ACCESS donations support food acquisition, storage and distribution
ACCESS has indicated it can provide five meals for a $1 donation. We were wondering how they can do that (what other resources are combined), and what the meal typically consists of. It's nice to be in a city with this type of service.
— Jerry and Judy, Medford
We imagine 20 cents doesn't generally buy much of a meal, so we touched base with ACCESS Nutrition Programs Director Philip Yates for insight on how locals' monetary donations to ACCESS are spent.
The first thing Yates did was clarify what may have been a misunderstanding of ACCESS promotional material. Yates explained that the organization provides five pounds of food with each dollar, but doesn't purchase food with those donations.
"We don't purchase the food," Yates explained.
Instead, ACCESS partners with the Oregon Food Bank cooperative for the bulk of its food donations, which it pays to have trucked down from Portland. It also grows organic vegetables in the summer at five community gardens, sources donations from local grocers, farms and other food businesses such as Harry and David, Amy's Kitchen and Maranatha nut butters.
That food may come without charge, but keeping it stored safely and delivered to hungry families and the approximately 20 organizations that prepare food sourced from ACCESS has a cost.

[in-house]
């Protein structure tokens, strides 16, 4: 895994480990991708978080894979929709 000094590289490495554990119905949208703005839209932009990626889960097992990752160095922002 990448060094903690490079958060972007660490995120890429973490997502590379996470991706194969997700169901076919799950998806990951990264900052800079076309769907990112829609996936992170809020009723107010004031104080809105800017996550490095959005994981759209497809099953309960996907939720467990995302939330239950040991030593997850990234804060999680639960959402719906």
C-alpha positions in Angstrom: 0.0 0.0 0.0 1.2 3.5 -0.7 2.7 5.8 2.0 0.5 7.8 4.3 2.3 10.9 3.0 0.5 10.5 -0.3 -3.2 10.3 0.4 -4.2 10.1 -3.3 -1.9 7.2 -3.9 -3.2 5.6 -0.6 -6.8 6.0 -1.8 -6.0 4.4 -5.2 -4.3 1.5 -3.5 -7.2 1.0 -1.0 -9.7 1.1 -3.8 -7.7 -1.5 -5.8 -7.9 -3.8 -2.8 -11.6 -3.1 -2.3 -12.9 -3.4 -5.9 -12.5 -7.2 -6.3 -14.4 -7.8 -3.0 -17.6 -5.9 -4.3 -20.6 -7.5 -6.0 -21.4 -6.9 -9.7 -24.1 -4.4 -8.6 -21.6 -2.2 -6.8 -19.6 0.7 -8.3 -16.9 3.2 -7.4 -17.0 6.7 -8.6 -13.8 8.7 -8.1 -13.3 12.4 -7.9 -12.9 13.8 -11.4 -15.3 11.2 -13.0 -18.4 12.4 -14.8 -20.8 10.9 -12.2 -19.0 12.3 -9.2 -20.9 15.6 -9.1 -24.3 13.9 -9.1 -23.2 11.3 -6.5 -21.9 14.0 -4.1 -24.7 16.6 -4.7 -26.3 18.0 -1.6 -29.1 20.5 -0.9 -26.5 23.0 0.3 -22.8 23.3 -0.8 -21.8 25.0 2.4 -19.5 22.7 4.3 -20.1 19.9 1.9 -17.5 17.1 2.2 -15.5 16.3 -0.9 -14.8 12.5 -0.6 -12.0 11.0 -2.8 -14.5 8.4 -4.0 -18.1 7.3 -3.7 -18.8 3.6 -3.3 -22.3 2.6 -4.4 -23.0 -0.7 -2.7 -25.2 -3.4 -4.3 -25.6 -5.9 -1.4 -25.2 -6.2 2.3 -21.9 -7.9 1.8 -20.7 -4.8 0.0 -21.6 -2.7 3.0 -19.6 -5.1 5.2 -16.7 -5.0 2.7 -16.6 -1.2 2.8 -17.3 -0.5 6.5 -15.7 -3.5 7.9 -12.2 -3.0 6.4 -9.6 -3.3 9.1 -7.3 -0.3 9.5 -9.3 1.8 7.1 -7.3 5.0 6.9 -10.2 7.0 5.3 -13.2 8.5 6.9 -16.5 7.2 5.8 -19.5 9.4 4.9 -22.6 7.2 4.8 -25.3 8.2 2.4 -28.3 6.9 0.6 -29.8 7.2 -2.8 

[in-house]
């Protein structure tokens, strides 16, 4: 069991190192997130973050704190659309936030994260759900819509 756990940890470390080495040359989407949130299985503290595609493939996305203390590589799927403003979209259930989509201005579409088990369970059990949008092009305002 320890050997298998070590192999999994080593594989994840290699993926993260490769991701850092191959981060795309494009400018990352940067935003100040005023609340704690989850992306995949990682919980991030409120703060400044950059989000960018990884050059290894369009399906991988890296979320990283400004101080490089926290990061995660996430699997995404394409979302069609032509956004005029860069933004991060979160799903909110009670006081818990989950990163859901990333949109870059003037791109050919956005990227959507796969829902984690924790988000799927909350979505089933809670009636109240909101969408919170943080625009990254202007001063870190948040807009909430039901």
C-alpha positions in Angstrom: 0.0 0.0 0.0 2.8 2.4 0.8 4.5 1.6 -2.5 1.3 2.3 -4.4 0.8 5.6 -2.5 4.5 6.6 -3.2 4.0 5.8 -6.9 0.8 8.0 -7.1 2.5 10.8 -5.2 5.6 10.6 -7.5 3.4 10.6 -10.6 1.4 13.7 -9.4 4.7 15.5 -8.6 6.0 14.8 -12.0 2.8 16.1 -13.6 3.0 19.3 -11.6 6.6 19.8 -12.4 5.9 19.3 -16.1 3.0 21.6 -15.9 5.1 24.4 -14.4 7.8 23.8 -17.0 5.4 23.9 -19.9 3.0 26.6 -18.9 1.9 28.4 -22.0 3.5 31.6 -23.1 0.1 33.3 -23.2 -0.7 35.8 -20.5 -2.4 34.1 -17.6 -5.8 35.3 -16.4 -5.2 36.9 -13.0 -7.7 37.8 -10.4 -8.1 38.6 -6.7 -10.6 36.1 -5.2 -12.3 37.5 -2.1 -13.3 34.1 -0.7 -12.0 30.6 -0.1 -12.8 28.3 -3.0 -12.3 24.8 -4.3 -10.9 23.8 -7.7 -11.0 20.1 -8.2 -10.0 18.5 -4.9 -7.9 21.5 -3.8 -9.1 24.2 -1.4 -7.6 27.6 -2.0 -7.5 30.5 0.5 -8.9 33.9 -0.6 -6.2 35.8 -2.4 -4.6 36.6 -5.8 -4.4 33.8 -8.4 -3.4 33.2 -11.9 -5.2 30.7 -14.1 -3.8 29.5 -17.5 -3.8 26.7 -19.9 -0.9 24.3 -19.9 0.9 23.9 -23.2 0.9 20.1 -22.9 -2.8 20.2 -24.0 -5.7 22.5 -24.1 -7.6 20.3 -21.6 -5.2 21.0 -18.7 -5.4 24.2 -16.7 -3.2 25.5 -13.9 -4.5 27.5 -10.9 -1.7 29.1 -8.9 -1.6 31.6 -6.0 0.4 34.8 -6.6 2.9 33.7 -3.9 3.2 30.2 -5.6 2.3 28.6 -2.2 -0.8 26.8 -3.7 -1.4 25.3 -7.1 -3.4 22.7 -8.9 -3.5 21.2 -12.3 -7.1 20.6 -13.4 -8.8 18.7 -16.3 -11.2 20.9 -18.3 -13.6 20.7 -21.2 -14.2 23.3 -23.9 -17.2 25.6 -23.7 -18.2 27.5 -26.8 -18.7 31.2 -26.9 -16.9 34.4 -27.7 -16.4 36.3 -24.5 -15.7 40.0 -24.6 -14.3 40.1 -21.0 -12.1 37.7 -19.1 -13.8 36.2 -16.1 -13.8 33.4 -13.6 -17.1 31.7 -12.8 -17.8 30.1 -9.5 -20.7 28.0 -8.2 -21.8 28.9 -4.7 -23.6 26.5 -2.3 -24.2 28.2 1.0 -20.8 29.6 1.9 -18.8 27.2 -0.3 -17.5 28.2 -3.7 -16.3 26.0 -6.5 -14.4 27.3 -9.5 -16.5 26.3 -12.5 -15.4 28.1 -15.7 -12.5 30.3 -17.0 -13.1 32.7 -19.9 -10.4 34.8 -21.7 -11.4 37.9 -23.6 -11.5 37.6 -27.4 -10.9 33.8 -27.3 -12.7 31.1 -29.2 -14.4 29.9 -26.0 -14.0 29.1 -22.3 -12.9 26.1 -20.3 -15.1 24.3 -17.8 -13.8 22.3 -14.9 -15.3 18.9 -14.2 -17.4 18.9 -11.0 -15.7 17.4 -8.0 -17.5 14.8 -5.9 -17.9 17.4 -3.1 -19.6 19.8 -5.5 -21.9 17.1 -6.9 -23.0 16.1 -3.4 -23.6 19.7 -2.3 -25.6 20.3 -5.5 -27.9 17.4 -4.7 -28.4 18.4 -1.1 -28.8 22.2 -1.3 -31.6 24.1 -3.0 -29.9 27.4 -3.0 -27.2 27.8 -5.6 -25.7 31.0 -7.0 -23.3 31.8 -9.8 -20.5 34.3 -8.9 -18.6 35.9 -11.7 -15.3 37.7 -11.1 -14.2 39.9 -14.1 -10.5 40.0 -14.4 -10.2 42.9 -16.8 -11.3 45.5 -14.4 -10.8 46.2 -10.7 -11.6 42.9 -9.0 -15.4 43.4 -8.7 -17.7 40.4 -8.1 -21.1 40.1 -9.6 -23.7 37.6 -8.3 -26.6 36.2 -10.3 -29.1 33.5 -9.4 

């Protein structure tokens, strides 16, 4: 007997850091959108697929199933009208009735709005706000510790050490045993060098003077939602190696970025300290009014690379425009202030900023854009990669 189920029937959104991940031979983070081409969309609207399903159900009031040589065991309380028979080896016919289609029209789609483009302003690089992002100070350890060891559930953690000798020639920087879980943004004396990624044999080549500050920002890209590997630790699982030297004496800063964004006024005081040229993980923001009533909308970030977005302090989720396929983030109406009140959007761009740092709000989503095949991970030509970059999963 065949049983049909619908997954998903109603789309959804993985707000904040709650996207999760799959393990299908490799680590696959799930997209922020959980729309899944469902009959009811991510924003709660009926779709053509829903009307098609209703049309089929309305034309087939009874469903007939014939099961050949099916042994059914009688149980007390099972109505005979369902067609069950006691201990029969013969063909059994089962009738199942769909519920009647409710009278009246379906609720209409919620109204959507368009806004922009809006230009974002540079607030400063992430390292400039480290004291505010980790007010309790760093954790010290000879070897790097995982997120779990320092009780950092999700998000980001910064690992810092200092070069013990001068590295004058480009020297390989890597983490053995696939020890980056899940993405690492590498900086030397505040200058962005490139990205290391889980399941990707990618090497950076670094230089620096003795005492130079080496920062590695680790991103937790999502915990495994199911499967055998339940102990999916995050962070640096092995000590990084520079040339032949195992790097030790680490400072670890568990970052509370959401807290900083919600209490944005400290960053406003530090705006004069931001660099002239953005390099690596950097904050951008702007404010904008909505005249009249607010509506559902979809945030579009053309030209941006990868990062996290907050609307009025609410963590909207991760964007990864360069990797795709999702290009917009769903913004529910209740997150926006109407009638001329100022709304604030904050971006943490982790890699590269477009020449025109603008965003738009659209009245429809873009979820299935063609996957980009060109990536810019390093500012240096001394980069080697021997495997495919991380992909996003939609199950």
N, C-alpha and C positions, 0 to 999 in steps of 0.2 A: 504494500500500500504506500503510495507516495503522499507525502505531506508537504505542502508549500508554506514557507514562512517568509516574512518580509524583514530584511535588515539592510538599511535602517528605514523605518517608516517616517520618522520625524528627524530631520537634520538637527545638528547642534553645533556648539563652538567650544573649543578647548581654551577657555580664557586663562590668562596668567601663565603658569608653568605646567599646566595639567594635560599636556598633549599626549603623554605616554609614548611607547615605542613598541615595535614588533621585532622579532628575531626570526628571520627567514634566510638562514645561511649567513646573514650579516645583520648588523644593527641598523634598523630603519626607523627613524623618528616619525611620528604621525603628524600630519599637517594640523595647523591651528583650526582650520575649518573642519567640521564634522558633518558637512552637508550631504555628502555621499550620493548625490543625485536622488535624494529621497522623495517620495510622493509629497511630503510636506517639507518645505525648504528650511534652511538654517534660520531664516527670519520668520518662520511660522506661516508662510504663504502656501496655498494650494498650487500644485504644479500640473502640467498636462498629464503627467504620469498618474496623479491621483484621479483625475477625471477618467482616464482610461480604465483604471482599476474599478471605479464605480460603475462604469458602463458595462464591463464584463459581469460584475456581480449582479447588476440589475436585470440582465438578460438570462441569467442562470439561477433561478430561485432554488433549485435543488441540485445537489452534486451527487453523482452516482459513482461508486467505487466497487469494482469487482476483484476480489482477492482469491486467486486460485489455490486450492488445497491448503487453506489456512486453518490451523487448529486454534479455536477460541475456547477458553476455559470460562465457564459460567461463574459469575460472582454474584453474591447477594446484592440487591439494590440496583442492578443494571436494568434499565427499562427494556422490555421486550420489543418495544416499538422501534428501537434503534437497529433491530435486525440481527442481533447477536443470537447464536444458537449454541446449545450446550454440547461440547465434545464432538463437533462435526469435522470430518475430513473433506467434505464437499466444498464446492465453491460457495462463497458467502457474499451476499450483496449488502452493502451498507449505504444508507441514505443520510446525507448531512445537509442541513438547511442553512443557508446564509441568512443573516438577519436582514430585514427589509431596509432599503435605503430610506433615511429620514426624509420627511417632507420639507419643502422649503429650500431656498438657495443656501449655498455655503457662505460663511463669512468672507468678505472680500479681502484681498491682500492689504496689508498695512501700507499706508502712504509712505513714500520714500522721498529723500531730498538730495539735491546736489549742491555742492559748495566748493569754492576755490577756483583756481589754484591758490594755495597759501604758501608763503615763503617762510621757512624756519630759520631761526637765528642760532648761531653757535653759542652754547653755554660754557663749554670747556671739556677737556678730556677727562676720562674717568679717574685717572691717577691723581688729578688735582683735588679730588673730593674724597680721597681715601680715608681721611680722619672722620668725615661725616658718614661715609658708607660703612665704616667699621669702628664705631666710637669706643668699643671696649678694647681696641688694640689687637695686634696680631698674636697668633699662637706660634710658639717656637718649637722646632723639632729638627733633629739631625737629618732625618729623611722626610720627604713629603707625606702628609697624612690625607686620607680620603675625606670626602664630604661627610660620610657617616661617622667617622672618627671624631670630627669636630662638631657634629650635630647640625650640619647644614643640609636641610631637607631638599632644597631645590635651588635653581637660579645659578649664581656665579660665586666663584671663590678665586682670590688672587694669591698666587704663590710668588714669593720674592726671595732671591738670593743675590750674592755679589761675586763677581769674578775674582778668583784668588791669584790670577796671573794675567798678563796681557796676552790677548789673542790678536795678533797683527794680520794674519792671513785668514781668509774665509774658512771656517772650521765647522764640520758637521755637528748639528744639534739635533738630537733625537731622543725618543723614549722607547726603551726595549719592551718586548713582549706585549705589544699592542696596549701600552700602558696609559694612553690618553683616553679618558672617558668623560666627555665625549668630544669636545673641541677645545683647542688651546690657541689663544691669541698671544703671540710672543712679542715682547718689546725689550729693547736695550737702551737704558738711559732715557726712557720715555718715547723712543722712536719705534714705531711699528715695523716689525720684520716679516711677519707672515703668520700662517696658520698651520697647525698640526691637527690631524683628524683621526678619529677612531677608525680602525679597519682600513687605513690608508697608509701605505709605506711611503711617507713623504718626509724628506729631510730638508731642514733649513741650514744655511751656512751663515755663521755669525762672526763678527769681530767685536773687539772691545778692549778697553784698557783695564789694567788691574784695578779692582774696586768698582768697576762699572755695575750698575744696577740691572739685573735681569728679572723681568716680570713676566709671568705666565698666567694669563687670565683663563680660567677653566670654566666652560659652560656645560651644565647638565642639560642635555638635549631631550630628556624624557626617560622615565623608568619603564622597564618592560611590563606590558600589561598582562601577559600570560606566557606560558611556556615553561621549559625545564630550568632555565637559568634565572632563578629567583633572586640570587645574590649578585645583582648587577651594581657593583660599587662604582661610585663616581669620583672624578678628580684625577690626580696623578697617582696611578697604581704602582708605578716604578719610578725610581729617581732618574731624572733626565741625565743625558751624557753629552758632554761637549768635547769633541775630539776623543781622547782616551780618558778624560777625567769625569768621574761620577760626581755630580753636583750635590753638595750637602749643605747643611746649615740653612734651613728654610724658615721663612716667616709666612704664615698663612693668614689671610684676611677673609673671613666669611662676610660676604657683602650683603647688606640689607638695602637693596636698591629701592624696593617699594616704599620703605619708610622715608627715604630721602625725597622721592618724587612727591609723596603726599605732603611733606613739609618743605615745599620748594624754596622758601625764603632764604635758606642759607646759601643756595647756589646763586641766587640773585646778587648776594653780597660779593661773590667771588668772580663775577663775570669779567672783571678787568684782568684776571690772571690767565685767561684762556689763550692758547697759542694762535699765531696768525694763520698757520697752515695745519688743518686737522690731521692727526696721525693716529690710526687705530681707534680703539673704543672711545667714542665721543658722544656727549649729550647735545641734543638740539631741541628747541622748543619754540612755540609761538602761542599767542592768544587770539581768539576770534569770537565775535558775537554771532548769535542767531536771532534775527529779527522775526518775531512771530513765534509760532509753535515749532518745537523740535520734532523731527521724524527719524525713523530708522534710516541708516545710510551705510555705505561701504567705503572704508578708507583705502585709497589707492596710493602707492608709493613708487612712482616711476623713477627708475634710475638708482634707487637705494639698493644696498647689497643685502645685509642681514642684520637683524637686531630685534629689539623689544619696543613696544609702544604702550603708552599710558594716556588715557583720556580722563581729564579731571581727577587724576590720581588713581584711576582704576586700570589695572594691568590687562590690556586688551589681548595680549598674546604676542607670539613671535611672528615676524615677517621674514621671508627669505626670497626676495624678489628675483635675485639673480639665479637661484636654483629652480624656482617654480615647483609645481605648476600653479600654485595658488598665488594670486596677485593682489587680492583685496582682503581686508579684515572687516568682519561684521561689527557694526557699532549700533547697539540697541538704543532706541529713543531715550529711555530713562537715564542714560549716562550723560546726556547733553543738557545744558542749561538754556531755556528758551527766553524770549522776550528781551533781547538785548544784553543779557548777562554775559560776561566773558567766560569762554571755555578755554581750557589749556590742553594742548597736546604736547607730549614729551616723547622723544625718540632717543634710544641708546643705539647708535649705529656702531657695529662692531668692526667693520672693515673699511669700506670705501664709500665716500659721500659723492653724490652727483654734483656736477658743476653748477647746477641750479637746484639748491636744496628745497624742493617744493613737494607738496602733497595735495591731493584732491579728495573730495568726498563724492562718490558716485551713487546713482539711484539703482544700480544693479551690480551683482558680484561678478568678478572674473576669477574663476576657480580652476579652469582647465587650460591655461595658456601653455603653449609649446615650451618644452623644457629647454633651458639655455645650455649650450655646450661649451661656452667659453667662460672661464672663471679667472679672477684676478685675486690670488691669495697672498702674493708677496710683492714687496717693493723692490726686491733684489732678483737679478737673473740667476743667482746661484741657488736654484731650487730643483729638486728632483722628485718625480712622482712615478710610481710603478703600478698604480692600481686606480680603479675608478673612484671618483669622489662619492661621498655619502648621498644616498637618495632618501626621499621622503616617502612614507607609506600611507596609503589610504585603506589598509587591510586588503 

"Our costs are around $600,000, and combine that with over 3 million pounds of food," Yates said. "So the relationship is five pounds to one."
Yates emphasized the importance of community food drives, especially for its emergency food box program. Although food drives aren't the bulk of the organization's donations, he explained that drives help ACCESS provide consistent items in its 65-pound boxes that can feed a family of three for about five days.
"Food drives are an important component for us, and help balance the foods we have coming in," he said.
Yates encourages individuals curious about ACCESS' operations to stop by its facility to see the organization's coordination efforts.
"Sometimes people don't understand what's involved in the whole process," he said. "We're pretty food rich in our area; but it's a case of bringing it all together."
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